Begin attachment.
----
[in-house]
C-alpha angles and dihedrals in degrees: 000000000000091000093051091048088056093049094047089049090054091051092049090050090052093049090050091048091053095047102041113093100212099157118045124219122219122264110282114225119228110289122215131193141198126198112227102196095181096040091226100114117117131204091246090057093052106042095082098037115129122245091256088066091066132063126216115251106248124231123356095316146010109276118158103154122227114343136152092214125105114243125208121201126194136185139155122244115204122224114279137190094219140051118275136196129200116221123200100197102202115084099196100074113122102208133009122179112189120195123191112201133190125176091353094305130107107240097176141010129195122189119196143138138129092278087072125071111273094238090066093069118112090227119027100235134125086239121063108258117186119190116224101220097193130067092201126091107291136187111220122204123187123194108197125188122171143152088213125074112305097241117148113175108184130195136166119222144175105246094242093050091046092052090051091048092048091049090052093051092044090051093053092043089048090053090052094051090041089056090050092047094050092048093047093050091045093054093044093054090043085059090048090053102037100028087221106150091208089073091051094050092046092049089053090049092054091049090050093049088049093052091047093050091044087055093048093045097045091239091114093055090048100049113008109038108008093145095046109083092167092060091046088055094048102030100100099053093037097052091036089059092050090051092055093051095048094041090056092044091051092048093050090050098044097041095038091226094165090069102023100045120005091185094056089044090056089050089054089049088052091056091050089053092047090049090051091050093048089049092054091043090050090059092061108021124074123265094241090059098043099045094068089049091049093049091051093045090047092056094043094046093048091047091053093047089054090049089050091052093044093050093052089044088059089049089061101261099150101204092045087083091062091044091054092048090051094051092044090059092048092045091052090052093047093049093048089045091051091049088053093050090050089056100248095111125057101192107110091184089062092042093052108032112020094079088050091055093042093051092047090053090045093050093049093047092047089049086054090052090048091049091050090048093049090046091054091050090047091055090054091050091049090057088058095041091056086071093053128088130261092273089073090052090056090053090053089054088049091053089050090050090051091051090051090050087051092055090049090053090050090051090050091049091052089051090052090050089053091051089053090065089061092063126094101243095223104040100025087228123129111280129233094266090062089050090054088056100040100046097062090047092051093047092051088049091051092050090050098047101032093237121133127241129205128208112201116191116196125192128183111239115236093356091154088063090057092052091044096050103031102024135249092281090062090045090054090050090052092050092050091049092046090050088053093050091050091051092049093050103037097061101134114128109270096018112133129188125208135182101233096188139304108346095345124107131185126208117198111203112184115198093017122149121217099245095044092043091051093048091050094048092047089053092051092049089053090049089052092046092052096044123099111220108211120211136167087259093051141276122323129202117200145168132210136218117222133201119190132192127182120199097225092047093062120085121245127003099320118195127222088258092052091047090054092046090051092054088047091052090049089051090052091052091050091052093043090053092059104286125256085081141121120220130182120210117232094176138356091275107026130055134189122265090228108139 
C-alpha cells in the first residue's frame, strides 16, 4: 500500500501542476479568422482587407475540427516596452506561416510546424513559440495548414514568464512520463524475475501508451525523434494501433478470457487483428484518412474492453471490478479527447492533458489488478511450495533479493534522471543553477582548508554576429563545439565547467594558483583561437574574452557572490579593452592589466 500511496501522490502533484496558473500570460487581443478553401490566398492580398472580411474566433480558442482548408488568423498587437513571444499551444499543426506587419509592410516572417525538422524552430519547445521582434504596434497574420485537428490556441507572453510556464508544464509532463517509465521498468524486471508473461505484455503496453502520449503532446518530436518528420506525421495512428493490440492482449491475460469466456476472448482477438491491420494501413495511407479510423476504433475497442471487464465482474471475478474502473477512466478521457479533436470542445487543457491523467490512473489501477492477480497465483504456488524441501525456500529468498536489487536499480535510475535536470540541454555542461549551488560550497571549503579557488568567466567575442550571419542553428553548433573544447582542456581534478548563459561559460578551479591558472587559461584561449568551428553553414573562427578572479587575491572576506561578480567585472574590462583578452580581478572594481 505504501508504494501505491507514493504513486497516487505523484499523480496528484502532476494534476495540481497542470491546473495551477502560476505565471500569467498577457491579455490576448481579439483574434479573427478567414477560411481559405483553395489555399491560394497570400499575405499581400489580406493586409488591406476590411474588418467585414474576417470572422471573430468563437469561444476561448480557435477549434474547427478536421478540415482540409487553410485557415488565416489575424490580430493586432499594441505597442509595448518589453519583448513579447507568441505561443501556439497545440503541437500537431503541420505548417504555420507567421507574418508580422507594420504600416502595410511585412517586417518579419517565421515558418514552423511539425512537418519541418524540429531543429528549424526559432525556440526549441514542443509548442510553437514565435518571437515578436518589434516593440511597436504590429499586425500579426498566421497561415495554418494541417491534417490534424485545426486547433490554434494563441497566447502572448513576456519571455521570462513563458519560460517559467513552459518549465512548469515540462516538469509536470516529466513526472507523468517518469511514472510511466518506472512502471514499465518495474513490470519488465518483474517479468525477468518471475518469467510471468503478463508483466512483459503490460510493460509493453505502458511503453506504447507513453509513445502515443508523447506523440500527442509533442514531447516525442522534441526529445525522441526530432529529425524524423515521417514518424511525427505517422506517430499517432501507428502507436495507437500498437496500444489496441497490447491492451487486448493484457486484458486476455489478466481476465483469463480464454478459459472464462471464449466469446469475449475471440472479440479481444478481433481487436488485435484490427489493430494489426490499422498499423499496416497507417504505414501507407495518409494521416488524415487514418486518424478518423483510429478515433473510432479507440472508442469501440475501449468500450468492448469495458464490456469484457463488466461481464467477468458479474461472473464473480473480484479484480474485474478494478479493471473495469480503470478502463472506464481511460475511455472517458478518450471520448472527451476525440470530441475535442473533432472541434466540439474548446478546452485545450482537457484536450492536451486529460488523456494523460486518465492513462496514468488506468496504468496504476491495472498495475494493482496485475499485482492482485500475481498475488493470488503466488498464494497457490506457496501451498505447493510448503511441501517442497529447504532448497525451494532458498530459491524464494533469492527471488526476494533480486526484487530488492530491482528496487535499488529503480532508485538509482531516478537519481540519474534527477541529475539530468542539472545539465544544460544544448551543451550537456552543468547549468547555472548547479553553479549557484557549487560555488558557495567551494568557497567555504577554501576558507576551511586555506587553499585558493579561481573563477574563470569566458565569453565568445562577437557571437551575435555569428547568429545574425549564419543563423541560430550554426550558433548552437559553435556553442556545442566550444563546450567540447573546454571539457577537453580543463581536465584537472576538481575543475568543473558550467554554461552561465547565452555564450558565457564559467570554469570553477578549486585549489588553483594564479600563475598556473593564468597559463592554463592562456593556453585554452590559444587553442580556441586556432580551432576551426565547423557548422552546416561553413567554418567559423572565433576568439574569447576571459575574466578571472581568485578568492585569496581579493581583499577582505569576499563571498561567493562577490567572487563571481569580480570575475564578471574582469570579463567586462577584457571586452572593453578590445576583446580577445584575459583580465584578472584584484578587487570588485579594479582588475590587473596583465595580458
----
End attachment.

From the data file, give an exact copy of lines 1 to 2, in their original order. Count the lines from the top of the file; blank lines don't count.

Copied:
[in-house]
C-alpha angles and dihedrals in degrees: 000000000000091000093051091048088056093049094047089049090054091051092049090050090052093049090050091048091053095047102041113093100212099157118045124219122219122264110282114225119228110289122215131193141198126198112227102196095181096040091226100114117117131204091246090057093052106042095082098037115129122245091256088066091066132063126216115251106248124231123356095316146010109276118158103154122227114343136152092214125105114243125208121201126194136185139155122244115204122224114279137190094219140051118275136196129200116221123200100197102202115084099196100074113122102208133009122179112189120195123191112201133190125176091353094305130107107240097176141010129195122189119196143138138129092278087072125071111273094238090066093069118112090227119027100235134125086239121063108258117186119190116224101220097193130067092201126091107291136187111220122204123187123194108197125188122171143152088213125074112305097241117148113175108184130195136166119222144175105246094242093050091046092052090051091048092048091049090052093051092044090051093053092043089048090053090052094051090041089056090050092047094050092048093047093050091045093054093044093054090043085059090048090053102037100028087221106150091208089073091051094050092046092049089053090049092054091049090050093049088049093052091047093050091044087055093048093045097045091239091114093055090048100049113008109038108008093145095046109083092167092060091046088055094048102030100100099053093037097052091036089059092050090051092055093051095048094041090056092044091051092048093050090050098044097041095038091226094165090069102023100045120005091185094056089044090056089050089054089049088052091056091050089053092047090049090051091050093048089049092054091043090050090059092061108021124074123265094241090059098043099045094068089049091049093049091051093045090047092056094043094046093048091047091053093047089054090049089050091052093044093050093052089044088059089049089061101261099150101204092045087083091062091044091054092048090051094051092044090059092048092045091052090052093047093049093048089045091051091049088053093050090050089056100248095111125057101192107110091184089062092042093052108032112020094079088050091055093042093051092047090053090045093050093049093047092047089049086054090052090048091049091050090048093049090046091054091050090047091055090054091050091049090057088058095041091056086071093053128088130261092273089073090052090056090053090053089054088049091053089050090050090051091051090051090050087051092055090049090053090050090051090050091049091052089051090052090050089053091051089053090065089061092063126094101243095223104040100025087228123129111280129233094266090062089050090054088056100040100046097062090047092051093047092051088049091051092050090050098047101032093237121133127241129205128208112201116191116196125192128183111239115236093356091154088063090057092052091044096050103031102024135249092281090062090045090054090050090052092050092050091049092046090050088053093050091050091051092049093050103037097061101134114128109270096018112133129188125208135182101233096188139304108346095345124107131185126208117198111203112184115198093017122149121217099245095044092043091051093048091050094048092047089053092051092049089053090049089052092046092052096044123099111220108211120211136167087259093051141276122323129202117200145168132210136218117222133201119190132192127182120199097225092047093062120085121245127003099320118195127222088258092052091047090054092046090051092054088047091052090049089051090052091052091050091052093043090053092059104286125256085081141121120220130182120210117232094176138356091275107026130055134189122265090228108139 